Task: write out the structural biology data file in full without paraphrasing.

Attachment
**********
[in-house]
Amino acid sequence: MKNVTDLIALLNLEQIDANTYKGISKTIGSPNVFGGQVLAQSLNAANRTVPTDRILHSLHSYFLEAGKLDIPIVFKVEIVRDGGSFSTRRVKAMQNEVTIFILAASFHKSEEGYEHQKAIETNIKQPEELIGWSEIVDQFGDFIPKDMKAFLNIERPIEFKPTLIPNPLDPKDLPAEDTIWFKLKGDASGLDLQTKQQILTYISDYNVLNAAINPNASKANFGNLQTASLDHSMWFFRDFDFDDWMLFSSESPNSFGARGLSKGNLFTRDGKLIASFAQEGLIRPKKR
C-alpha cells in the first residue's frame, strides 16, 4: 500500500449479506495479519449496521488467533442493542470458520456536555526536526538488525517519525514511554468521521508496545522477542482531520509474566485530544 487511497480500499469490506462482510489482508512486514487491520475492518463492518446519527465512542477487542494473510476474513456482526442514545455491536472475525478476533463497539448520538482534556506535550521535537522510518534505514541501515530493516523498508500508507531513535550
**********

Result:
[in-house]
Amino acid sequence: MKNVTDLIALLNLEQIDANTYKGISKTIGSPNVFGGQVLAQSLNAANRTVPTDRILHSLHSYFLEAGKLDIPIVFKVEIVRDGGSFSTRRVKAMQNEVTIFILAASFHKSEEGYEHQKAIETNIKQPEELIGWSEIVDQFGDFIPKDMKAFLNIERPIEFKPTLIPNPLDPKDLPAEDTIWFKLKGDASGLDLQTKQQILTYISDYNVLNAAINPNASKANFGNLQTASLDHSMWFFRDFDFDDWMLFSSESPNSFGARGLSKGNLFTRDGKLIASFAQEGLIRPKKR
C-alpha cells in the first residue's frame, strides 16, 4: 500500500449479506495479519449496521488467533442493542470458520456536555526536526538488525517519525514511554468521521508496545522477542482531520509474566485530544 487511497480500499469490506462482510489482508512486514487491520475492518463492518446519527465512542477487542494473510476474513456482526442514545455491536472475525478476533463497539448520538482534556506535550521535537522510518534505514541501515530493516523498508500508507531513535550